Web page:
Third Person (Limited Omniscient)
If there's one thing that Cinderella, Snow White, Goldilocks, and Karou all have in common, it's that they're all the stars of fairy tales. Most fairy tales are told from the third-person P.O.V., and Daughter of Smoke and Bone isn't any different.
The book starts by following Karou, and we get to know her pretty well. She likes art, she's conflicted about her identity (she asks a lot of, Who am I really? questions), she has some regrets, and she's lonely. The third-person P.O.V. keeps us from getting too angsty and depressed along with Karou, though.
It also allows us a quick glimpse into what others, like Kazimir and Zuzana, think of Karou, the blue-haired wonder. Finally, it allows us to get personal with Mr. Angel of Death, Akiva. Having insight into both Karou and Akiva's perspectives allows us to better track their journey as swords-a-flying-enemies to lovers and back again.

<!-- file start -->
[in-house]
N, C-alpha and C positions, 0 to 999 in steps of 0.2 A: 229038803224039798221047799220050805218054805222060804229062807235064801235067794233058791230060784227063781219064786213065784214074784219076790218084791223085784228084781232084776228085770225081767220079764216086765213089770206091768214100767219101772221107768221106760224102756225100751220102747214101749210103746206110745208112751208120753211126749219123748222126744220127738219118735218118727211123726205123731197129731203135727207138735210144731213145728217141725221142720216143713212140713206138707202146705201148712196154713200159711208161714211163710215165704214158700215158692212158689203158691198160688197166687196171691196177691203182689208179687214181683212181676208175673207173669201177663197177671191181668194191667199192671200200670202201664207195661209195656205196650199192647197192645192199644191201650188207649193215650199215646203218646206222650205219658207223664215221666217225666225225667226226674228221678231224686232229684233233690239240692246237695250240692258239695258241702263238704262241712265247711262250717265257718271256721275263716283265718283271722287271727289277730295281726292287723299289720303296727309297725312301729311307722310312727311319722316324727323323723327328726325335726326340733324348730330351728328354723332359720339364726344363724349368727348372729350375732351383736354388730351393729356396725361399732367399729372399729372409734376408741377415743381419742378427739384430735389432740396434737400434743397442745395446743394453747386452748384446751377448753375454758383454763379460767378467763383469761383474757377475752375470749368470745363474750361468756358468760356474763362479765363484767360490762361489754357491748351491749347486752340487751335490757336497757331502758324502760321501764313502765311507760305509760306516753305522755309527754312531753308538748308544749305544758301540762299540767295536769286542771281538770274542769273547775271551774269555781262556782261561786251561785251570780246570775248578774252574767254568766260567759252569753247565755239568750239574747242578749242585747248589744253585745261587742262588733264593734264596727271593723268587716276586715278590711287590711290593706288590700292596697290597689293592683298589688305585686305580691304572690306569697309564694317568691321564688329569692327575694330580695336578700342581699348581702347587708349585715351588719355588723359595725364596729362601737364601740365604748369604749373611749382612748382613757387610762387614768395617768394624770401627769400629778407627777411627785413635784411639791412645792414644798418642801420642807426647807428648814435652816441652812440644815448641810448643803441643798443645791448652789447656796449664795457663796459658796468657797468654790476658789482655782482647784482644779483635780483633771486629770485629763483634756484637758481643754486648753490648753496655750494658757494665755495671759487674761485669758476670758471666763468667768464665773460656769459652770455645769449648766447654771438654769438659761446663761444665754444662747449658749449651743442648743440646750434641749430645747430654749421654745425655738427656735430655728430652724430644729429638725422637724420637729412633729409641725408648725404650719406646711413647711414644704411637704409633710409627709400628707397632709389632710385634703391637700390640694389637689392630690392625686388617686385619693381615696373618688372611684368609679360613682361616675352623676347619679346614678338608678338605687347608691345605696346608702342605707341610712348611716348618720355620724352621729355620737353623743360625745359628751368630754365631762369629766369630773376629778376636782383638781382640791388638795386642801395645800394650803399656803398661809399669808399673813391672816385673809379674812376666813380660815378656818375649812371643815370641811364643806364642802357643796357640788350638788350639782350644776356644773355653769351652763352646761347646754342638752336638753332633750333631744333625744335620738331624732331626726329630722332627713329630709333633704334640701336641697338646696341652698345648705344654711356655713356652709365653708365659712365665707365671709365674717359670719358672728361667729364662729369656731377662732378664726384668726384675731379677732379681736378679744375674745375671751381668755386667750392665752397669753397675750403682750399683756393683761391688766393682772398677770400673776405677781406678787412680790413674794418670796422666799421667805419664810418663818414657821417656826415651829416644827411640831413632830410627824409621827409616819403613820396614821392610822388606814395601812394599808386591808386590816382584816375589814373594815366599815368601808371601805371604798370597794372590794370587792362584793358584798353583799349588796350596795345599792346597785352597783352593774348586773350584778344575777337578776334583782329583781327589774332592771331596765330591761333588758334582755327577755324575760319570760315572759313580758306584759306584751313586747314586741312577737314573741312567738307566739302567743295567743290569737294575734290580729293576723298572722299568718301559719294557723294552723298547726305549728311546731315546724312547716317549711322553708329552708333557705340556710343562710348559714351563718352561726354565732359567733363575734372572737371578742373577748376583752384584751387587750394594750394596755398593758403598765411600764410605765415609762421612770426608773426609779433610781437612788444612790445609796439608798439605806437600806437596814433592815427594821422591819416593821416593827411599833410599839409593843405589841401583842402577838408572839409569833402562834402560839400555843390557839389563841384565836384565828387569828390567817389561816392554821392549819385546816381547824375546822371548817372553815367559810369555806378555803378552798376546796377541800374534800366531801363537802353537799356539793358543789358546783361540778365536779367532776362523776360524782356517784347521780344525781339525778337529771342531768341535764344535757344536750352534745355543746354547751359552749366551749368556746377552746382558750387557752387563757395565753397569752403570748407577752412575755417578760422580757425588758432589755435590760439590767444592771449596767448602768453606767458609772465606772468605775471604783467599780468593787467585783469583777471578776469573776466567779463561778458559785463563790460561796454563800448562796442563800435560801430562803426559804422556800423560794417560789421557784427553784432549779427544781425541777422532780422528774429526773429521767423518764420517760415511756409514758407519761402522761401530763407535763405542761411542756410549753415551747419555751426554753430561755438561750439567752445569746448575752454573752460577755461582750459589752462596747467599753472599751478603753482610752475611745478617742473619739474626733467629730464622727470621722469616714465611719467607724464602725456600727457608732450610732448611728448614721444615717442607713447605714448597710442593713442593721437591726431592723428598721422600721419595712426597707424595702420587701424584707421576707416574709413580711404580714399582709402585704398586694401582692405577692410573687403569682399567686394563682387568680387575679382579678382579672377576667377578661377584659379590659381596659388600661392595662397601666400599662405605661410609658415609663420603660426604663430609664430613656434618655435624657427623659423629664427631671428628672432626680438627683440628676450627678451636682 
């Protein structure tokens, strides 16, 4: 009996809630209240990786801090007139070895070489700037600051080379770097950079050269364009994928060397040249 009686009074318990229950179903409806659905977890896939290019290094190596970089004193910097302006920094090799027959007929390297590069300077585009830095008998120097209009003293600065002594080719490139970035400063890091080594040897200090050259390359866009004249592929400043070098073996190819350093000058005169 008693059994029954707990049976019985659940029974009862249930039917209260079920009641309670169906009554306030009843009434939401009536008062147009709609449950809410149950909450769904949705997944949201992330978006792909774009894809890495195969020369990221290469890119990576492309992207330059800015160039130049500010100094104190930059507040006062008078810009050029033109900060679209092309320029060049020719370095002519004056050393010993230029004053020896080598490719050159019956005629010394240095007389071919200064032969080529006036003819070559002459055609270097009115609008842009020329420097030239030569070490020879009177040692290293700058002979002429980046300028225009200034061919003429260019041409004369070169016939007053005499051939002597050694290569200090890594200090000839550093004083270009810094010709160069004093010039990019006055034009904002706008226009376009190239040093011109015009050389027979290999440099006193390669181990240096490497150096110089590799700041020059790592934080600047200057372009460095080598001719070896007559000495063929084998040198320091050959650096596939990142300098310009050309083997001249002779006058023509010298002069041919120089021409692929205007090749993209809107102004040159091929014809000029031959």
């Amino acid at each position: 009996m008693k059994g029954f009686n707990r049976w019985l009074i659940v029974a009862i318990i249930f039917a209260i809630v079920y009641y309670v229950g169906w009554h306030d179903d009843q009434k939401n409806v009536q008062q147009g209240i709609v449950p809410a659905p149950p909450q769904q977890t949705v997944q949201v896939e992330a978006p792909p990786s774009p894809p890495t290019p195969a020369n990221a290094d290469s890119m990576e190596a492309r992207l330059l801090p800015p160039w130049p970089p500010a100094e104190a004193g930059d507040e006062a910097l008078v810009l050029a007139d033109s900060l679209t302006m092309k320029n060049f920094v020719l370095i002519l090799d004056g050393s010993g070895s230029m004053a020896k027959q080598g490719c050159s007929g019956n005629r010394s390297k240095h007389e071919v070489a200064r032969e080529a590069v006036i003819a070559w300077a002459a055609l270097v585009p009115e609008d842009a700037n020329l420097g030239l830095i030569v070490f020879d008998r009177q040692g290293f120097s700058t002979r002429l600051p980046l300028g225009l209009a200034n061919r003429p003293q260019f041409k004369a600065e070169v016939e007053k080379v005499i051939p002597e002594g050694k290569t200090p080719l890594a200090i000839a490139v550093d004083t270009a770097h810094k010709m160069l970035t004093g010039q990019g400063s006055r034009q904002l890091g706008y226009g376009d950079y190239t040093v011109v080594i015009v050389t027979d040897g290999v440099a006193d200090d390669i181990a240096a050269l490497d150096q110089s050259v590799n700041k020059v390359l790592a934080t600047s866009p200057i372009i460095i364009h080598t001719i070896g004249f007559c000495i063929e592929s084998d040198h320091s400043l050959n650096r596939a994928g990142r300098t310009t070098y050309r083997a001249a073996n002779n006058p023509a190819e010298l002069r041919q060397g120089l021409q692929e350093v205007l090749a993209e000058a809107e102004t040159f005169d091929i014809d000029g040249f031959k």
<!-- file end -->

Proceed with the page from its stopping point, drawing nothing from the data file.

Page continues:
Karou and Akiva come from warring species, but they somehow meet in the middle to talk, and kiss, and stuff. Now, that totally selfish P.O.V.—the first-person—would never have given us the same understanding of how these two star-crossed lovers make compromises for each other.